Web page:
How 13-Pound Philly Baby Waldo James Mysterious Dwyer Conquered the World

Brian, Danielle and "little" baby Waldo endure the slings and arrows of outrageous Internet fame.

Just eight days into his life, Waldo James Mysterious Dwyer has already touched down on three continents, and no one will be surprised if the baby checks off the other four by week’s end. The Internet-aided spread of the suddenly mythic newborn, born here in Delaware County to Philly parents, is an odd and impressive testament to both the porous copycat nature of the Internet and humanity’s unending fascination with anything, or anyone, awesomely large.

Covering the local food scene, I’ve known Brian Dwyer and his wife, Danielle, for some time. I wrote about his 2010 pizza-themed art show, his and his partner’s plans to open Pizza Brain and the eccentric Fishtown pie shop’s eventual debut. Early last week, Brian got in touch with the happy news that Danielle had given birth to a son, Waldo, attaching some eye-bulging figures to the announcement: Their little guy was actually not so little, clocking in at a beefy 13 pounds, 8.5 ounces. (Doctors at Delaware County Memorial triple-checked the scales to be sure.)

“The moment he was visible to the doctors, we heard, ‘That’s a big head!’,” says Danielle, whose healthy first child was delivered via C-section. “From there, they weighed him. Soon, everyone in the hospital began knocking on our door — ‘Can we see the big boy?'”

Coupling Waldo’s stats with some other quirky notes — his palindromic birthday (4/14/14), the fact that he was born under the “blood moon” — Brian asked if I knew of any ways to determine if he would be eligible for any sort of local birth-weight record. I told him that it could make for a cool little writeup and started contacting local hospitals for figures.

Then Waldo — the name inspired by Waldo Geraldo Faldo from Family Matters and not the classic children’s book character, according to Brian — started traveling the world.

Contacted by hospital PR, 6ABC kicked it off, checking in with a brief feature that was picked up nationally. Other local outlets hopped on the beat. Then it started cranking — Canadian television, Fox News and The Daily Mail, which mined the Dwyers’ Facebooks without reaching out for comment. Friends and family scattered around the country began checking in with reports of Waldo sightings in their local media markets. Brian says one even found a link to a Russian-language report on the birth, referring to his son as a “kid hero” and to him as “head of the family.”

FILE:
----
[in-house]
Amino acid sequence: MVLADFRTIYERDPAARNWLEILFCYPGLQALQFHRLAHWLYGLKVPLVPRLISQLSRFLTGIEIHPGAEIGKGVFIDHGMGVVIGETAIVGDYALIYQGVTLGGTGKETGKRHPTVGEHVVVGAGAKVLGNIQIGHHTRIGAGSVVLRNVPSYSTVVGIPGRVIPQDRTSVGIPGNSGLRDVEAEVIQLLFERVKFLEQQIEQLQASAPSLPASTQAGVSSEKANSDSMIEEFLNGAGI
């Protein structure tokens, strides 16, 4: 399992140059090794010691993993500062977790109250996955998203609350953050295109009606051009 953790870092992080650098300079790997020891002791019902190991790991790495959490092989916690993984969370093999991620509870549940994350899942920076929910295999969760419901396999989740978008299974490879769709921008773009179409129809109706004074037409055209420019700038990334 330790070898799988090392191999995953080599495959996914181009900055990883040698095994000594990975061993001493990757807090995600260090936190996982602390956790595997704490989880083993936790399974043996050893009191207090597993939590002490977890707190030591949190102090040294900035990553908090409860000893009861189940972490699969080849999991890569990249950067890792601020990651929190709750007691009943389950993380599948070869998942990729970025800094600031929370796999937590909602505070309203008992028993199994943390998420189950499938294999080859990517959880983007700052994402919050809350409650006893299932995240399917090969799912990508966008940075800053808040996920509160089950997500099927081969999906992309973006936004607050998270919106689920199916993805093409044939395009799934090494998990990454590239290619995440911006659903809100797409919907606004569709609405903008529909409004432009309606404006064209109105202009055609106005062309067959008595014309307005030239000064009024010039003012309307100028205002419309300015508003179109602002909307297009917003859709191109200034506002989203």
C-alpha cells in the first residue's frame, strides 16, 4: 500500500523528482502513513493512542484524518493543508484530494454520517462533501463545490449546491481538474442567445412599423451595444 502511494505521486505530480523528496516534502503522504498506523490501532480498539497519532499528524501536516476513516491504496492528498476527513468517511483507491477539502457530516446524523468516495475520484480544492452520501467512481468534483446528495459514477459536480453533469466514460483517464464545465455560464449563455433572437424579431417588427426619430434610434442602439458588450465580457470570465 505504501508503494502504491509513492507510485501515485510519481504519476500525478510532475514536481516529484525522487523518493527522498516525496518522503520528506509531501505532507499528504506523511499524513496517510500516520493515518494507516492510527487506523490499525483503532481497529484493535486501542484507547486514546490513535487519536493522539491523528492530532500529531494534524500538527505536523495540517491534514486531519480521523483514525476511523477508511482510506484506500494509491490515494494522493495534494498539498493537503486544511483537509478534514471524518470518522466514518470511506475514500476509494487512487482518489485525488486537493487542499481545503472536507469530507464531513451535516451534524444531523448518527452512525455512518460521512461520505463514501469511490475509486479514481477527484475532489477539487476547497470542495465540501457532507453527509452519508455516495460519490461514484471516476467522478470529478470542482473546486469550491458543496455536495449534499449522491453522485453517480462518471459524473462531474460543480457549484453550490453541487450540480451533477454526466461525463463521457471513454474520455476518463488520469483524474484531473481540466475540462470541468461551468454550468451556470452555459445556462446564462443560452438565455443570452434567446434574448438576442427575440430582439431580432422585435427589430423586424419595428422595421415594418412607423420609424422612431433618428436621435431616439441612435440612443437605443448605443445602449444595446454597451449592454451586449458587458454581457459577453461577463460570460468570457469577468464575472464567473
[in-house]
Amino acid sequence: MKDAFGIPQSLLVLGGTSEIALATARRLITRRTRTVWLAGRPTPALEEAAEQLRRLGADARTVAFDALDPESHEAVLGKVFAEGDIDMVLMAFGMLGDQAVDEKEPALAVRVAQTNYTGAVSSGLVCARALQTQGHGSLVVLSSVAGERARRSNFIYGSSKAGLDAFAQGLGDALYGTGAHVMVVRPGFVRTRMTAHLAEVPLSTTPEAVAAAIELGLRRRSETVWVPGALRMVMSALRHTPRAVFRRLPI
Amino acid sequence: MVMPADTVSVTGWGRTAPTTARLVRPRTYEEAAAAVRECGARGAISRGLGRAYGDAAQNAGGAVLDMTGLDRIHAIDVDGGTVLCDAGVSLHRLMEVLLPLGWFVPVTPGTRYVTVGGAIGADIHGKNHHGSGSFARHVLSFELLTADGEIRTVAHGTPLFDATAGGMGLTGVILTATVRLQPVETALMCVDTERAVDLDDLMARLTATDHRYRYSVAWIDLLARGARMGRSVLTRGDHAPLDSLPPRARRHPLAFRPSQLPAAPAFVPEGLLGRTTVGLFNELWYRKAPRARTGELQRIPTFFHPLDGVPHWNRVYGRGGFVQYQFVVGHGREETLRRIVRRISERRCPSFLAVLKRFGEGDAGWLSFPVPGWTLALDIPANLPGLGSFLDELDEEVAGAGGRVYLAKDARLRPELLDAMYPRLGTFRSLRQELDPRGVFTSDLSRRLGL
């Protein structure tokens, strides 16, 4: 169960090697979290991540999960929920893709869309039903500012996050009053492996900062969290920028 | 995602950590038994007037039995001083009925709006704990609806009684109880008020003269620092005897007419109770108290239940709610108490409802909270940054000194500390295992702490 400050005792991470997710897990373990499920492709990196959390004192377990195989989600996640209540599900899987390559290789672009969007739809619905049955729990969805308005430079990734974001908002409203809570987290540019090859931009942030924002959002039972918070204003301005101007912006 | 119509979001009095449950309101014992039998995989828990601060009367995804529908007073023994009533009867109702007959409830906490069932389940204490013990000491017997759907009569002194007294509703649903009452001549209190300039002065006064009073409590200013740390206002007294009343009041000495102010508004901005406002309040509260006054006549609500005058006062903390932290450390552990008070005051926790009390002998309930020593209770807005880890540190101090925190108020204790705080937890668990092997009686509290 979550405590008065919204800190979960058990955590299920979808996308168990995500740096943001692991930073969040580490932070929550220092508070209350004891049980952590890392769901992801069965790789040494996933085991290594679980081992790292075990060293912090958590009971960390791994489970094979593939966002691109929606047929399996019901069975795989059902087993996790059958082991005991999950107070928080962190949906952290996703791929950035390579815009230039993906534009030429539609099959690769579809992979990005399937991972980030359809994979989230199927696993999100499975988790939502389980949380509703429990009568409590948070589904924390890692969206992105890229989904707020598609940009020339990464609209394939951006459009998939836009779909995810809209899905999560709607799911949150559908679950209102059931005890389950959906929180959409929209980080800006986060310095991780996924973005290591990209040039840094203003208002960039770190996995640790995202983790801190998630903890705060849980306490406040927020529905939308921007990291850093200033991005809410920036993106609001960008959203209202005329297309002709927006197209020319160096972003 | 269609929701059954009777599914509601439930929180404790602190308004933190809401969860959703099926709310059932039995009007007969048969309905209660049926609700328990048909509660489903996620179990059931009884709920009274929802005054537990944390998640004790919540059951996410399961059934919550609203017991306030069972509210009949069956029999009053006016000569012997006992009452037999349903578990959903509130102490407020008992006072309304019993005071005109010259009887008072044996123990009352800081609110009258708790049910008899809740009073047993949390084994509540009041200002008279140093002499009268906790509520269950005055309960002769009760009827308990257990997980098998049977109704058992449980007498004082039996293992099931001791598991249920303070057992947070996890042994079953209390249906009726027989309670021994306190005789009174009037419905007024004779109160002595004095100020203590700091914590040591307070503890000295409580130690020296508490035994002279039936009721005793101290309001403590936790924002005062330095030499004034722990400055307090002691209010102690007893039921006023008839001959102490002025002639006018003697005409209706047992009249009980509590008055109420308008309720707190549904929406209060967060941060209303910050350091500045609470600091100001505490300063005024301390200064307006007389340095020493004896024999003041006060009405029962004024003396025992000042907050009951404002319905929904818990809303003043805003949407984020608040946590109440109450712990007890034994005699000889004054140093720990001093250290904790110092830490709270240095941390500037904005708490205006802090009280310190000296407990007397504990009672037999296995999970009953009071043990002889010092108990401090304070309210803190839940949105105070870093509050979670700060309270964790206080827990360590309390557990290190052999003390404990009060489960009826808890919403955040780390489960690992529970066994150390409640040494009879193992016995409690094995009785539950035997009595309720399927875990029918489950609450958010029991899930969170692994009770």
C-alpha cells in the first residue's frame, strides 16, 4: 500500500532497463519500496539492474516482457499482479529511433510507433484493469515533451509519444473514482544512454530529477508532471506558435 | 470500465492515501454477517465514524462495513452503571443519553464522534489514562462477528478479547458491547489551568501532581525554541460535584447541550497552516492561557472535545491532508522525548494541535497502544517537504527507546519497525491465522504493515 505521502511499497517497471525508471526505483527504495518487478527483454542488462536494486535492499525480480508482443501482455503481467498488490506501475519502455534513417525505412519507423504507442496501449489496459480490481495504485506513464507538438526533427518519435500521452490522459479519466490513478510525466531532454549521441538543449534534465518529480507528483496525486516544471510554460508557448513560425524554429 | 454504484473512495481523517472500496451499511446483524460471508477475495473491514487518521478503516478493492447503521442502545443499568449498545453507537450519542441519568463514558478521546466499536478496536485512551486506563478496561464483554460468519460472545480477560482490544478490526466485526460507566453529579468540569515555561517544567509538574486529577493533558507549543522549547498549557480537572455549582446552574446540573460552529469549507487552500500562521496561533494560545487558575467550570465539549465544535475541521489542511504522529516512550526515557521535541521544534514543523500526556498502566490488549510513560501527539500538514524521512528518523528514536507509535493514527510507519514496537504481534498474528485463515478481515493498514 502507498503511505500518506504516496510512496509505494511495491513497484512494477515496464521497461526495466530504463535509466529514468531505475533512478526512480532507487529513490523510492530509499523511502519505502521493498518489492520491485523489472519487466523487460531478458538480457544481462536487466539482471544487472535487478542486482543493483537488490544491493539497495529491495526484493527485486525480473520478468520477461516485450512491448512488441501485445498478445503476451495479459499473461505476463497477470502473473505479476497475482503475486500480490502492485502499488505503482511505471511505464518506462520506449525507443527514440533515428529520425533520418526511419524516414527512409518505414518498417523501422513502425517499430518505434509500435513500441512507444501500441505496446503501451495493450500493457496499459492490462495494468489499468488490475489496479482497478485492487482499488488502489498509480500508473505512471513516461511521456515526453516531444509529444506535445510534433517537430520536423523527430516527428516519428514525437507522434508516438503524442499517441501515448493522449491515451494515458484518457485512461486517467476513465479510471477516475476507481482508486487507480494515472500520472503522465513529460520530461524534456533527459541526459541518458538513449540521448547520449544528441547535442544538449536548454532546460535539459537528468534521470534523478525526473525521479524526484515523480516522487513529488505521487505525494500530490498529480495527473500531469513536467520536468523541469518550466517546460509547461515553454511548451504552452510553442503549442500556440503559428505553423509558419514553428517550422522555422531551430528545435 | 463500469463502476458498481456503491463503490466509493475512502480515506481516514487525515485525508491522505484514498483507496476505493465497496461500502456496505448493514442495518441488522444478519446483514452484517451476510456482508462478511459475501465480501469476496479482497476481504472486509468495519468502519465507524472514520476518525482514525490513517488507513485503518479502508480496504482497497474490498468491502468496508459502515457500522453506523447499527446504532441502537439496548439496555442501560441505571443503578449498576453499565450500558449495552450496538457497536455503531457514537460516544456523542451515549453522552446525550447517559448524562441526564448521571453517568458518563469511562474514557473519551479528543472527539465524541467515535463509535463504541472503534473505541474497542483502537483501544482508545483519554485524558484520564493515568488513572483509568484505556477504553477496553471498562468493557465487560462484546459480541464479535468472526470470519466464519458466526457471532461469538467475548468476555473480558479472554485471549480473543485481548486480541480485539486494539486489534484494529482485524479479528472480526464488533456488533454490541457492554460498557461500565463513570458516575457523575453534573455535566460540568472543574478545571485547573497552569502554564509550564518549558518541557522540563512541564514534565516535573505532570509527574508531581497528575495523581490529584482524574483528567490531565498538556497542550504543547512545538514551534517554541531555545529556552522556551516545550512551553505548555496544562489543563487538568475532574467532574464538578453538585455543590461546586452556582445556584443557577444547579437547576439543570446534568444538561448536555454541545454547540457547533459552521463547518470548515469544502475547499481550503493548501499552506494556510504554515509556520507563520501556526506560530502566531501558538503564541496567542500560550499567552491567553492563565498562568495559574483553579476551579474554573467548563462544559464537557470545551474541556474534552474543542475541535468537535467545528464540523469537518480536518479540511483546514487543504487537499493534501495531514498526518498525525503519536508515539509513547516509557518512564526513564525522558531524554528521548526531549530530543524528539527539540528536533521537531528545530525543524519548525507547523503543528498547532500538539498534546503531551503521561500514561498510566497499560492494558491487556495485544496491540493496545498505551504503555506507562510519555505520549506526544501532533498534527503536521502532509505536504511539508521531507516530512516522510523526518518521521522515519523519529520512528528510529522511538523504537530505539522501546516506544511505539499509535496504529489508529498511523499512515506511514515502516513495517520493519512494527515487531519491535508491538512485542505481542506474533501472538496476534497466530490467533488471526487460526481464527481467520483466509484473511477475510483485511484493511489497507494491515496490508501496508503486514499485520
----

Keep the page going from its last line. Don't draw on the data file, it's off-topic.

“It was a resounding gong hit as far as saying hello to earth,” says Brian. “He’s already making international headlines. It’s strange, to say the least.” Seriously — by the time I’d heard back from a few hospital sources, Waldo had already visited more countries than I’ve made it to so far in life, and I’m 30.

The reasoning behind Waldo’s instant popularity is obvious. According to the December 2013 National Vital Statistics Report from the Centers for Disease Control, instances of birth weights higher than 5,000 grams (roughly 11 pounds) are ridiculously uncommon, accounting for just .11 percent of U.S. births since 2006. (Most newborns weigh between 2,500 and 4,000 grams.)

“For anyone who might start worrying if they’re going to have a 14-pound baby, they should know that these are very rare instances,” says Dr. Corrina Oxford-Horrey, director of obstetric services at Pennsylvania Hospital.

Though a 13-pound, 12-ounce baby was born near Pittsburgh last year, Waldo seems to be a biggest-kid contender in the Philly region. He outmuscles recent record-holders at Hahnemann (12 lbs, 2.4 oz) and Pennsylvania Hospital (13 lbs), and is in the upper echelon of mean high birthweights, according to the city’s Department of Health.

But with the Internet-stoked fascination surrounding big babies like Waldo — “little football players from the womb,” as Dr. Oxford-Horrey awesomely calls them — comes swift, ridiculous judgment from people who think they know better than the Dwyers, despite not knowing them at all. Some of it is comical/painful (the middle name “Mysterious” was nailed down long before the mystical birthing circumstances):

Some of it is tonally bizarre (for the record, gestational diabetes is a serious concern that comes with high birth weights, but both mom and baby are fine):

And of course, some of it is slightly off-topic (OR IS IT?):

It wasn’t relegated to comment sections, either — Danielle was bothered by a popular mommy blog that worked off the assumption that she overshot her due date on purpose by refusing labor induction, which was not the case. “The things that people try and extrapolate about your life from a news fluff piece are really interesting,” says Brian. “I’m just happy he’s healthy.”

They also were never planning on having Waldo turn into a multi-platform star. At the initial photoshoot, the parents didn’t even want to reveal his face, but the little giant had plans of his own. “We felt him turn his body toward [the photographer],” says Danielle. “He was dead asleep and then he opened his eyes. We were like, I guess this is happening.”

When Brian initially reached out, he was hoping for a little something for a page of the family scrapbook, a funny blurb to show his son when he got a little older. He got enough to stuff a couple binders and then some, but he and his wife and just rolling with it. “I feel like he flew in on a comet,” he says of his boy. “In a lot of ways, this is continuing to add to the lore. But at the end of the day, he’s just up there, shitting his pants and enjoying life.”

Follow @DrewLazor on Twitter.